Ft. Lauderdale, FL- On Monday, a Broward County Judge rule Florida’s ban on same-sex marriage is unconstitutional, the third such ruling in the state, which will pave the way for the same-sex divorce in the state.
Same-sex marriage is an emotionally charged subject in the U.S., a fact Judge Dale Cohen noted in his decision, but added, “politics and emotionality cannot rule,” and deemed that the state’s same-sex marriage ban violates a person’s right to due process, under the Fourth Amendment, and denies them equal protection.
In the ruling, per the Orlando Sentinel, Judge Cohen wrote, “The State of Florida cannot ignore the status and dignity afforded to opposite-sex couples, who were married out-of-state, and not extend those same rights, dignities and benefits to same-sex couples similarly situated.”
The case before the circuit court centered on a lesbian couple Heather Brassner and Megan Lade, who entered into a civil union in Vermont in 2002. Brassner alleges her partner cheated on her a few years ago, and Lade eventually left. Brassner had and still has no way to contact her estranged spouse, but now she has a new partner and asked a judge to dissolve her civil union.
Brassner petitioned the state of Vermont, but was told she couldn’t get a divorce unless she provided a signed affidavit from Lade, which she can’t do because she is unable to locate her former partner. She then petitioned the courts by Judge Cohen said he has to rule on the constitutionality of the state’s same-sex marriage ban before he could dissolve her civil union, the Miami Herald reported.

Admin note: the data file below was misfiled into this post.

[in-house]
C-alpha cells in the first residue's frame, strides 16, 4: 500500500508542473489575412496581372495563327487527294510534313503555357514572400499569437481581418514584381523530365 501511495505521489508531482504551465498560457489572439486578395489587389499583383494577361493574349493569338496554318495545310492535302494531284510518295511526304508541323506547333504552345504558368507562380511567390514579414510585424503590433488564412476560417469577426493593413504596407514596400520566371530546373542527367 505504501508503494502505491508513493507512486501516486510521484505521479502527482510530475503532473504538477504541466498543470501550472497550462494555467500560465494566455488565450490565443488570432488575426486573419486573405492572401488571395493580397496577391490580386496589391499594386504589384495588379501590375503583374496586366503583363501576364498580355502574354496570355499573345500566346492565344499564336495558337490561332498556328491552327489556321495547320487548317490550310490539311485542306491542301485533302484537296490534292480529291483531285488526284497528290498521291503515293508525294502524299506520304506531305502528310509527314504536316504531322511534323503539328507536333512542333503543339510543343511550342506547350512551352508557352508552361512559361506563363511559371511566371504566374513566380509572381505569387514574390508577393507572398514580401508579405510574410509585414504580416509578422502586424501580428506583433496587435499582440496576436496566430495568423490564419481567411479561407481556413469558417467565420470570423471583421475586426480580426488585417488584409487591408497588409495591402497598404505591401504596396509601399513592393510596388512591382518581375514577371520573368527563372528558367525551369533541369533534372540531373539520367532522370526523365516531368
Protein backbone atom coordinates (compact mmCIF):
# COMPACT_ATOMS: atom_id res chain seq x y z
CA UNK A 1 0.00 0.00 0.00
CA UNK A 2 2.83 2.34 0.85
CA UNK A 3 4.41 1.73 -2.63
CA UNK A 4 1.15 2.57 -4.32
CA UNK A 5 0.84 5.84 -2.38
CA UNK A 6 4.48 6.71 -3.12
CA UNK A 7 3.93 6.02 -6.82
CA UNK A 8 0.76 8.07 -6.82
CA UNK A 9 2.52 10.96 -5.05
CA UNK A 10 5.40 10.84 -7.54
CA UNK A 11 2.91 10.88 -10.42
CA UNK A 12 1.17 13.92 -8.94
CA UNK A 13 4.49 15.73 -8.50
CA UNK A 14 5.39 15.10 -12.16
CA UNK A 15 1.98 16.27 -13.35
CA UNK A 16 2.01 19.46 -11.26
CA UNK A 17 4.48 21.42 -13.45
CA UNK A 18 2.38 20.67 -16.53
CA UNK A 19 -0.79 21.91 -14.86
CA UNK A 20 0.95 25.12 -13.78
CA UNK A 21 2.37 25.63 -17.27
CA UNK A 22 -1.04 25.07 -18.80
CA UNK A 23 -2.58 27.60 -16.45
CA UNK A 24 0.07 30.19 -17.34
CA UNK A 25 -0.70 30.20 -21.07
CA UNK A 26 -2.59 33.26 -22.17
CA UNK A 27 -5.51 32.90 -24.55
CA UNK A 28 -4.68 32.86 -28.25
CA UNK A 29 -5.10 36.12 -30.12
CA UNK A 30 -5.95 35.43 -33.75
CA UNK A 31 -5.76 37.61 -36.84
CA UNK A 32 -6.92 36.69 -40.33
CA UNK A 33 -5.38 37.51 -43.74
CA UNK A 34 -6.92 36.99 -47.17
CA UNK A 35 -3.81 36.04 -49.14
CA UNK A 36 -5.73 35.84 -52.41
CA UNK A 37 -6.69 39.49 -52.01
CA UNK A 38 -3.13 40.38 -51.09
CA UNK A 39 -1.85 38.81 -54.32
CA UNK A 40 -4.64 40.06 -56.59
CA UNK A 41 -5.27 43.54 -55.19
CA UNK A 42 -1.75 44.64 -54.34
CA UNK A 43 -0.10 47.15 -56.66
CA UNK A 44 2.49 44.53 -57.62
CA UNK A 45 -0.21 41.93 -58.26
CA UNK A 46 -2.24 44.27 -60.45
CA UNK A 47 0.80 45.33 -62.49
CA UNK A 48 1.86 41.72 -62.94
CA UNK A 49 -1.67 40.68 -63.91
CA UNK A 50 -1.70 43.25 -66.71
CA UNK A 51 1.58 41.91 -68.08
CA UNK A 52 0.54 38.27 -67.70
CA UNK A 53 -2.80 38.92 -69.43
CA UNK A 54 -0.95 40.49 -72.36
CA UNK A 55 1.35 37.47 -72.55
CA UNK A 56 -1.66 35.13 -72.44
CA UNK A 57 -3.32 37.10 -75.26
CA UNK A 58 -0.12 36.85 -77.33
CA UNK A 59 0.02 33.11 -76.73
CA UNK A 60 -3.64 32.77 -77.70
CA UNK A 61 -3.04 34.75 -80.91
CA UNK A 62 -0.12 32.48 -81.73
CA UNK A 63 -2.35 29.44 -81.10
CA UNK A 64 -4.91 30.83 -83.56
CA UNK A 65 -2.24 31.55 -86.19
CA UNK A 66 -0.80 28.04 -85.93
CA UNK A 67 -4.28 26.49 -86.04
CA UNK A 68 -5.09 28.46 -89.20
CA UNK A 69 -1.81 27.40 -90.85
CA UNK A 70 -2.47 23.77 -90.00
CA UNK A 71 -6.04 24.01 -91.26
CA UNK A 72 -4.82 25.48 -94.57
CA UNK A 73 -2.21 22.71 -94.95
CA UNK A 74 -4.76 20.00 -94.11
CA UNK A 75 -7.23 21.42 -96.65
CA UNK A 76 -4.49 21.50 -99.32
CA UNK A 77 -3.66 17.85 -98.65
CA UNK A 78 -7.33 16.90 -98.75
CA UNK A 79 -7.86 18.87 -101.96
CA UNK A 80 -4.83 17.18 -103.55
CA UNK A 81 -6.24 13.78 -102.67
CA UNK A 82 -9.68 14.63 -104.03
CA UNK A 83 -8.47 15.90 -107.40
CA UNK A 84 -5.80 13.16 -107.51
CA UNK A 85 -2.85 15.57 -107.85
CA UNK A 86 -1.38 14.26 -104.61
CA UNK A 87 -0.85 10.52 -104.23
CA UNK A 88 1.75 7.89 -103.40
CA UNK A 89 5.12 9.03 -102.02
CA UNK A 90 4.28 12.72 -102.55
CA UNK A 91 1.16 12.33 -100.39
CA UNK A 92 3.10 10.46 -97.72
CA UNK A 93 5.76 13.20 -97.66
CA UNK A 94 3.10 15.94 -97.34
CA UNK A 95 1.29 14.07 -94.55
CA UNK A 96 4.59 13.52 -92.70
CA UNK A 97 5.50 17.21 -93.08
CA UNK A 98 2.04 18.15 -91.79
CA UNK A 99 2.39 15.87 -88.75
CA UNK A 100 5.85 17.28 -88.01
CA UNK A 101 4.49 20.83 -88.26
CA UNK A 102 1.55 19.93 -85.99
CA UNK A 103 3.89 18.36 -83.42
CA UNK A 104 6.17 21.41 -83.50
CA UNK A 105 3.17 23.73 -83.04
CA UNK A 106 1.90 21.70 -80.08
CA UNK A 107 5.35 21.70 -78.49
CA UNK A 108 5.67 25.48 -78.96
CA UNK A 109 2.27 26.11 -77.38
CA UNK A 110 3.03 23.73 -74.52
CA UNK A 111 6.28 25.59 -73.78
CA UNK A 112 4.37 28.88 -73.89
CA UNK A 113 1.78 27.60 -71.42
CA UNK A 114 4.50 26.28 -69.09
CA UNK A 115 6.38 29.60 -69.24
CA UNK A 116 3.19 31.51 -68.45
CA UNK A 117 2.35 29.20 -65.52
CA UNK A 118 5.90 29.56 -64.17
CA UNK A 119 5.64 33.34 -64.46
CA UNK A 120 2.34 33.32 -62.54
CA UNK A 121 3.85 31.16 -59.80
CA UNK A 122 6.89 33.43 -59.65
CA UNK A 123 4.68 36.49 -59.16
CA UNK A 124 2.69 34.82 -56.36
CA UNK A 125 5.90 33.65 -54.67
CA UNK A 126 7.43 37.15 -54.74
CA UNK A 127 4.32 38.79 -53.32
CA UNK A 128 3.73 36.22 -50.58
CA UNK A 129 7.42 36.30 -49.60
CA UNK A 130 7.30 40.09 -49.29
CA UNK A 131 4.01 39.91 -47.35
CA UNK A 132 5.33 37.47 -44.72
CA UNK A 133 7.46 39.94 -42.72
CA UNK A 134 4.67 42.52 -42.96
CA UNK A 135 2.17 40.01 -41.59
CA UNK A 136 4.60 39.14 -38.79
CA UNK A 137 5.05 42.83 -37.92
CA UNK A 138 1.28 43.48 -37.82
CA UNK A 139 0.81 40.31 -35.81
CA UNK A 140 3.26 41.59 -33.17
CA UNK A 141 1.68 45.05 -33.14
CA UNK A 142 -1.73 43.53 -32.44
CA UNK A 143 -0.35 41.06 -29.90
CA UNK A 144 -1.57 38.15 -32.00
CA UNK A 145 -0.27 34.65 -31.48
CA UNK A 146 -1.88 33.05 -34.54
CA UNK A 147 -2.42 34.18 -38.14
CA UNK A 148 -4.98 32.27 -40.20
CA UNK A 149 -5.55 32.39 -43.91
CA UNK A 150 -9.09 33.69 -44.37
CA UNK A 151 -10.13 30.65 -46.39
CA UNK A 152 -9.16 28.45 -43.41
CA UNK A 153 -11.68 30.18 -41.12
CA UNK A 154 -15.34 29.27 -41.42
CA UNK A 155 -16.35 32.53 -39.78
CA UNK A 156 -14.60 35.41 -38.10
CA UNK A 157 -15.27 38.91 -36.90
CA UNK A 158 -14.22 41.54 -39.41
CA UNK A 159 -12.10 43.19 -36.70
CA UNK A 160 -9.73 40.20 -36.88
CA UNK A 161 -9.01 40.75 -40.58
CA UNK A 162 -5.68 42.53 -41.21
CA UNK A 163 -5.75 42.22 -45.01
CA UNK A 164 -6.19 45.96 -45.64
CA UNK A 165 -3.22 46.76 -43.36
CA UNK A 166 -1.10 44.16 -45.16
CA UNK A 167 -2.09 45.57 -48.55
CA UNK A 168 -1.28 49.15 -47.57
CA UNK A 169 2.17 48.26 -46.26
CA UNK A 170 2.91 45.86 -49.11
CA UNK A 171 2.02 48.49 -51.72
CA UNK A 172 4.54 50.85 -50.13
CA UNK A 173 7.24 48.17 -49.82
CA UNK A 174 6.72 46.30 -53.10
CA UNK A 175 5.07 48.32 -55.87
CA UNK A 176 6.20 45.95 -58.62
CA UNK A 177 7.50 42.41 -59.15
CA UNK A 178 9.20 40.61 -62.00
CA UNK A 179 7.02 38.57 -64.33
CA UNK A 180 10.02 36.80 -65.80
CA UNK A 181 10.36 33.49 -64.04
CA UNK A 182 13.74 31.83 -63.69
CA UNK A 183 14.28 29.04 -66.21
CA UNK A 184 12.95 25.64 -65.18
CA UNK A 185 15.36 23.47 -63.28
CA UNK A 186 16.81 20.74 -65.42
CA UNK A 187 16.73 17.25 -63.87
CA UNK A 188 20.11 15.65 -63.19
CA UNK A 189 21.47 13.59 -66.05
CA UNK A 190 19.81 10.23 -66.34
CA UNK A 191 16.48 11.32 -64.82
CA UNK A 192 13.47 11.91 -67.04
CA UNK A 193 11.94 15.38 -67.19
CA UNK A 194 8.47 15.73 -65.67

For opposite-sex couples, one spouse can be granted a divorce through a default judgment, if they cannot contact their former spouse or their ex refuses to sign divorce papers. But that right is not extended to same-sex couples where their unions are not recognized.
Monday’s ruling establishes that same-sex couples deserve the same rights as opposite-sex marriages, regardless of which state they were married in. This is an important decision for divorce attorneys and, depending on how an appellate court decides, will allow Florida’s same-sex couples to seek a divorce even if they were married in a different state.
All rulings are stayed at the moment as they move through appeals process. Three previous rulings also ruled the state’s ban in unconstitutional but all are stayed at the moment. This means Brassner’s divorce hasn’t been granted yet, but she is one step closer to being able to move on with her life and her new partner.
Marriages whether they involve sometimes these relationships don’t last, it’s a simple fact of life. Even though same-sex marriage is a divisive issue, these couples face the same challenges as any other couple when their relationship breaks down. The encounter the same issues over property and asset division and child custody. Same-sex couples, like often need help from the courts and divorce attorneys to dissolve their marriages.